Including ALEH’s Children in Their Heritage

Including ALEH’s Children in Their Heritage

Thursday, April 3rd, 2014


Apr 3, 2014

Every child deserves to learn about their tradition and appreciate its significance and value within their lives.

Jewish tradition has always stressed the significance of love of Torah.  Giving ALEH’s children, who suffer from severe physical and cognitive disabilities, a taste of this tradition presented a unique challenge for the ALEH teaching staff.

The creative, interactive workshops developed by two wonderful music teachers throughout this winter brought Jewish tradition alive for our special children. The workshops intertwined holiday and Jewish themes with the significance of Torah in Jewish life.

It was fascinating to see how the teachers brought to life some of the most famous stories of Jewish sages who expressed their love of Torah in extraordinary ways.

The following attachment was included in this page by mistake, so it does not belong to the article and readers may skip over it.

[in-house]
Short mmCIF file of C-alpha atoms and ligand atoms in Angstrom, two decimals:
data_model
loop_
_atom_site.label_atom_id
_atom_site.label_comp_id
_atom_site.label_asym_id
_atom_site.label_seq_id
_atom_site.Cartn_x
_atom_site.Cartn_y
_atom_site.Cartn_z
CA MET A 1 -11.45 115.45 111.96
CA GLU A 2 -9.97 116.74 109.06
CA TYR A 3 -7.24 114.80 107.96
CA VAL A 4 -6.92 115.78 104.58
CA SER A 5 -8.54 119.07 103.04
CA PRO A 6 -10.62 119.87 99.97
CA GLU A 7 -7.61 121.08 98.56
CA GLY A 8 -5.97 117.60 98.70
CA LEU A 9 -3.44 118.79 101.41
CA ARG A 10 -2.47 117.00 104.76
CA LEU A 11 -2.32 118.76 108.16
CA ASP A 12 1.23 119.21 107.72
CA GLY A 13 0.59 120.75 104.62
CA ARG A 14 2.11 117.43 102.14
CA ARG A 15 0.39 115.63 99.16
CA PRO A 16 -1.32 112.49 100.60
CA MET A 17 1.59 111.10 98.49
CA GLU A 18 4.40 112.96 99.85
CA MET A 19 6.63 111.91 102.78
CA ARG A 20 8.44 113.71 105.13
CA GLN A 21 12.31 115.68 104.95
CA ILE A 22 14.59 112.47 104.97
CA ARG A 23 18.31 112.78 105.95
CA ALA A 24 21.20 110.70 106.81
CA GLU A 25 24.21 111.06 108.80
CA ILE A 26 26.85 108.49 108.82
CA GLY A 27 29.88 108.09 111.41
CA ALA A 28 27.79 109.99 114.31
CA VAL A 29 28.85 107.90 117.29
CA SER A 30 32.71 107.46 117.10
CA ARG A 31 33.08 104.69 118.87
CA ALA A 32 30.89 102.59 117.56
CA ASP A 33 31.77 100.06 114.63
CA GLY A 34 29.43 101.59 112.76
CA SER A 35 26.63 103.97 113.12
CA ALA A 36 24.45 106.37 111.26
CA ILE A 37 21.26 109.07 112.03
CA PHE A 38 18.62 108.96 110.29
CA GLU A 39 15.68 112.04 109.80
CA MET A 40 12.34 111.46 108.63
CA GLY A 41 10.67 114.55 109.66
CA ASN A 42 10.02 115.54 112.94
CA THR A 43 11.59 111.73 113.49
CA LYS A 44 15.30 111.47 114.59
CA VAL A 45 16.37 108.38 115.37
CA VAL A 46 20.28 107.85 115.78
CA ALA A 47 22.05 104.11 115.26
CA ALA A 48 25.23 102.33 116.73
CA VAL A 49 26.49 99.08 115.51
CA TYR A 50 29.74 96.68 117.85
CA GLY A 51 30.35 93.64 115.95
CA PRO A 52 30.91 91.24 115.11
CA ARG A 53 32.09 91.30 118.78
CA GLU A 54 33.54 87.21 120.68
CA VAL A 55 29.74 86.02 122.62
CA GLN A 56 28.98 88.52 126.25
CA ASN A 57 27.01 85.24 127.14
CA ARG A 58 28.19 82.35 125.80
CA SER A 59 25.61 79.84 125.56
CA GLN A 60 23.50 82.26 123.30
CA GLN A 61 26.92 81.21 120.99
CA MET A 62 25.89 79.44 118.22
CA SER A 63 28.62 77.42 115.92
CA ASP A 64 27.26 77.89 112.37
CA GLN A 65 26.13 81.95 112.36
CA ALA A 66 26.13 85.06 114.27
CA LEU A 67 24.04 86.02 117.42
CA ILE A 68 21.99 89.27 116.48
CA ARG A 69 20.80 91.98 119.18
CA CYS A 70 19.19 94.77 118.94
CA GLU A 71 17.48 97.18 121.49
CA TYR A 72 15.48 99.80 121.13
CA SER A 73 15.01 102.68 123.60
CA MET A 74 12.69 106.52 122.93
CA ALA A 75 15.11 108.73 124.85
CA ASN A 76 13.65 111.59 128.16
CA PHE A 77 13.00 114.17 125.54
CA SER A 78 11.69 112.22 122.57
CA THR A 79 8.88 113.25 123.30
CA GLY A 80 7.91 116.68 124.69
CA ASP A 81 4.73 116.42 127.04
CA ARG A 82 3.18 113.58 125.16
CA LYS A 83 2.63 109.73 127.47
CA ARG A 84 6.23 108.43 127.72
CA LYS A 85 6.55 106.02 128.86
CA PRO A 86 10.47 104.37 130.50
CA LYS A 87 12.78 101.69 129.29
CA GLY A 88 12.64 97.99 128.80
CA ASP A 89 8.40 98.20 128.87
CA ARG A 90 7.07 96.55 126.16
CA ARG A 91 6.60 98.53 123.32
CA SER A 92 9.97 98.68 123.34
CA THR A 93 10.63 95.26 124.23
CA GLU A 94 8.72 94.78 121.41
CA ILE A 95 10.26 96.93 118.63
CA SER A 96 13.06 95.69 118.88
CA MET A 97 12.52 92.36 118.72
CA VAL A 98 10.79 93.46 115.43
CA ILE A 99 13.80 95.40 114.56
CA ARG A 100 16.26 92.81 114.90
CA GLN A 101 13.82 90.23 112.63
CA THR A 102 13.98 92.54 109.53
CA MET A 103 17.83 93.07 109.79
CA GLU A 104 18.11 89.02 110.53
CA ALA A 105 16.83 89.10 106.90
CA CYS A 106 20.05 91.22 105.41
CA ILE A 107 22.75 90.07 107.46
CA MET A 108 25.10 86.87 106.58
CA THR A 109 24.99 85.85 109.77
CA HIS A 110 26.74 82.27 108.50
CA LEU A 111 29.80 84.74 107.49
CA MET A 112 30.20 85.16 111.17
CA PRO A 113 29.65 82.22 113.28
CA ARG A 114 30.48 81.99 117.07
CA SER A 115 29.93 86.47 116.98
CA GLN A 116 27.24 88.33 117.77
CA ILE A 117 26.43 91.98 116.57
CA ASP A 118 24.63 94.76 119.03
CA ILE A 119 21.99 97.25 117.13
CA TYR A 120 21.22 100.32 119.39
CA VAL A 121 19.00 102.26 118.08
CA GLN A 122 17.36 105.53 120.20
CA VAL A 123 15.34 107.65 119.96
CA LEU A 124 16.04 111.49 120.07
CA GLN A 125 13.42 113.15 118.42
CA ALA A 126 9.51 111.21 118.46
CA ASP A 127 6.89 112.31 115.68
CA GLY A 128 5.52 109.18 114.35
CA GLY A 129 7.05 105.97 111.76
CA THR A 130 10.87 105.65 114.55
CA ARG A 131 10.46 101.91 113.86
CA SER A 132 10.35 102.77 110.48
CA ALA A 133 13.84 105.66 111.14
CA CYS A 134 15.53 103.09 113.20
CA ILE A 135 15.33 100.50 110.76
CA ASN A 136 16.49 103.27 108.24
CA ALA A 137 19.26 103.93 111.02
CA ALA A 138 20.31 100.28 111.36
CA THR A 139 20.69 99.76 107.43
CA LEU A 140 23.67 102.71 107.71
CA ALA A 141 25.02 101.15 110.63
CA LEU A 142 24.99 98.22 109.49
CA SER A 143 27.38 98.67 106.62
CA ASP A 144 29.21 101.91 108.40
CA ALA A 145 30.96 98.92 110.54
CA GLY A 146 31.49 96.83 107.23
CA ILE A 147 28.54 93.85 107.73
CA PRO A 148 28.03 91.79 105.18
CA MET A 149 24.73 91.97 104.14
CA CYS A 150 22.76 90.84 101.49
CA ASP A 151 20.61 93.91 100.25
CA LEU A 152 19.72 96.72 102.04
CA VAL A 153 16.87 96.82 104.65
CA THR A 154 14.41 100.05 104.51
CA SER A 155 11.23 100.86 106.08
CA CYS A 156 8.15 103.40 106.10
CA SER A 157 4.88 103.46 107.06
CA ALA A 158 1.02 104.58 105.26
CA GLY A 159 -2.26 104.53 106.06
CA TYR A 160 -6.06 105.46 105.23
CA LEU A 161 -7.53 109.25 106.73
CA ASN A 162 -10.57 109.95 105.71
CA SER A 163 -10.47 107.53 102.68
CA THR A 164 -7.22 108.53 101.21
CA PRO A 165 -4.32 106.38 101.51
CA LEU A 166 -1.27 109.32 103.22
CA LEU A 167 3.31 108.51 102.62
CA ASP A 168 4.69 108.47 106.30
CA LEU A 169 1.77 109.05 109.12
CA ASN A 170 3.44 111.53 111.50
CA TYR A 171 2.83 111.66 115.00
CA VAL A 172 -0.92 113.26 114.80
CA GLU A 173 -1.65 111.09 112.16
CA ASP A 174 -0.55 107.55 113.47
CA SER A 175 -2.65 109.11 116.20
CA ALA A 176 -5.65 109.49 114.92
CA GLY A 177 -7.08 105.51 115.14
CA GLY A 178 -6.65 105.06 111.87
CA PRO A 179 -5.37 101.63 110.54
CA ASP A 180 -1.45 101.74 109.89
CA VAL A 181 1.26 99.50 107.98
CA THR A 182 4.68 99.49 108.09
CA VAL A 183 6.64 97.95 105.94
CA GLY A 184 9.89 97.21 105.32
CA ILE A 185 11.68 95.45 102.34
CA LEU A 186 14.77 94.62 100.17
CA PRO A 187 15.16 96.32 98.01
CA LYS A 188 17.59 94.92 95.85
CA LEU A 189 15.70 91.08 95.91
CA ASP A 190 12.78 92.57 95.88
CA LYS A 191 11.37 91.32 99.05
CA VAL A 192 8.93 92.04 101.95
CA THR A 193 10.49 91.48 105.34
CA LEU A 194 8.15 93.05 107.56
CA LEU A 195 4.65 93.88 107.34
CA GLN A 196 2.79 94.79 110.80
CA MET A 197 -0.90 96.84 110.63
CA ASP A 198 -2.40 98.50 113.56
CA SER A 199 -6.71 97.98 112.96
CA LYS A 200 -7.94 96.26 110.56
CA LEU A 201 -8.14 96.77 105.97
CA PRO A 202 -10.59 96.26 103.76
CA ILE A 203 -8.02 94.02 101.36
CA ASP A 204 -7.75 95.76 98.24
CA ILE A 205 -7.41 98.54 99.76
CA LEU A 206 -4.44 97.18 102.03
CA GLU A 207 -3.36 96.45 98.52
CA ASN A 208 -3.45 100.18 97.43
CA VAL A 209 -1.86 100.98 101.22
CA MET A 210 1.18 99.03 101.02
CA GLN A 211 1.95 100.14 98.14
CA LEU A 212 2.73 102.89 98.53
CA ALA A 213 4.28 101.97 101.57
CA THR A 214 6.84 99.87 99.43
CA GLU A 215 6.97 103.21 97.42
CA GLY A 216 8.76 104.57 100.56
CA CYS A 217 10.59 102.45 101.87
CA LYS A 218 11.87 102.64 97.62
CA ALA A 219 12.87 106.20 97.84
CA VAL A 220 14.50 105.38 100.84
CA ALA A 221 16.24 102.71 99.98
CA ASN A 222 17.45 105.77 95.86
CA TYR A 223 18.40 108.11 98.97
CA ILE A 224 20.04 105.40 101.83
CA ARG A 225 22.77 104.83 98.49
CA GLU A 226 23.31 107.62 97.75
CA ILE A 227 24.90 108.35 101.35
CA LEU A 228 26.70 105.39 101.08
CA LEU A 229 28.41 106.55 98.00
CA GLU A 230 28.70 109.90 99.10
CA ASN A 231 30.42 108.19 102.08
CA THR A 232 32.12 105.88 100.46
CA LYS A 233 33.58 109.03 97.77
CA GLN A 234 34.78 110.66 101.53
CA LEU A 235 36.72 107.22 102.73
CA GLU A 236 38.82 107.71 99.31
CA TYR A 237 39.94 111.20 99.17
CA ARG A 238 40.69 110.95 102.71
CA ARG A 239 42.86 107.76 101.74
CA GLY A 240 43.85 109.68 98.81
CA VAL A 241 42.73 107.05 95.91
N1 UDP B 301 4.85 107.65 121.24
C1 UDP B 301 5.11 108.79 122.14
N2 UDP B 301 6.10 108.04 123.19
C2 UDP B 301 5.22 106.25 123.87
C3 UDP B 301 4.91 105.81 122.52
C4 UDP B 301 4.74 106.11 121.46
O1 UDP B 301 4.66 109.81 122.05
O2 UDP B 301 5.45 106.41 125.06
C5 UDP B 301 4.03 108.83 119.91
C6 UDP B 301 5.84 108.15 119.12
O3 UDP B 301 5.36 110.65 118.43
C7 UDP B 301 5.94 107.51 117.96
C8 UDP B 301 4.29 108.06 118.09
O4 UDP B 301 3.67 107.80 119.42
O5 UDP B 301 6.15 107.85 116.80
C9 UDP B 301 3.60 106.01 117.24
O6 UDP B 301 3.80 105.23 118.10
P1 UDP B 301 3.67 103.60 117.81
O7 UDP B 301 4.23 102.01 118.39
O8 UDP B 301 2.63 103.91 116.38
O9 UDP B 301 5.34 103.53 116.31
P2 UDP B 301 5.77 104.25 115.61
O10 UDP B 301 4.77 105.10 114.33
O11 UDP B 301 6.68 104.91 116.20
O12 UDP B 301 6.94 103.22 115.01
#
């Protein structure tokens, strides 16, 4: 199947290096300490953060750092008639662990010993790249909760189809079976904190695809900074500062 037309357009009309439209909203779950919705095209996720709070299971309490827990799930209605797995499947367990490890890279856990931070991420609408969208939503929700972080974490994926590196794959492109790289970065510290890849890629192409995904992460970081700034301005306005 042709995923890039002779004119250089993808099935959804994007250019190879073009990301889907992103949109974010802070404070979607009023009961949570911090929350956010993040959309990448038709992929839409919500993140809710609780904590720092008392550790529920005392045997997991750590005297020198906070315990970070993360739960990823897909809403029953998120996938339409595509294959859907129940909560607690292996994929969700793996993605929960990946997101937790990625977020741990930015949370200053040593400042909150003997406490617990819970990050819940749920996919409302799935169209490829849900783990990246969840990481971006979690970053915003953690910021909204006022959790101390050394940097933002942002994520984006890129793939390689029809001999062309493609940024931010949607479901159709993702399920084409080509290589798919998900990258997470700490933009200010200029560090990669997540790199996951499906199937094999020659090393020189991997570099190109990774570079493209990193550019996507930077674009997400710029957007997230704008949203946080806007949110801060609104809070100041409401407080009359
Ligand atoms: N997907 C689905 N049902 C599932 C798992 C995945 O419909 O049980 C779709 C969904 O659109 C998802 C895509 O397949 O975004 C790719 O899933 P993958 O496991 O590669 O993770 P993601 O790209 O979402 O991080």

One such example was the story of the great sage Hillel, who almost lost his life while attempting to learn Torah on a freezing, snowy day.

In honor of Tu Bishvat, the students learned about the significance of the trees and their fruit. They opened stalls selling trees, including the trees that Hillel would cut down in his pursuit of a livelihood.

From the fees he earned, Hillel paid the guard of the synagogue to be allowed to enter and hear the daily lecture.  In this context, the children learned about the synagogue’s features and holy functions; they also decorated different models of synagogues with various crafts.

When Hillel reached a point where he didn’t even have two pennies to rub together, he climbed up on the roof during a snow storm to listen to the lecture through an open window. The following morning, when the students came in and noticed it was dark due to the blocked window, they found Hillel’s frozen body, brought him inside and saved his life.

At the conclusion of the workshop series, the children went to visit the main synagogue. They were greeted by the Rabbi, who gave them a tour of the synagogue and showed them the Holy Ark, the Bimah, different prayers in the siddur, and the Torah itself, which they all had a chance to kiss.

It was obvious that the children felt the significance of the holy site and the tradition they were part of.  The effort and investment to give the children a taste of their rich heritage was certainly worthwhile!

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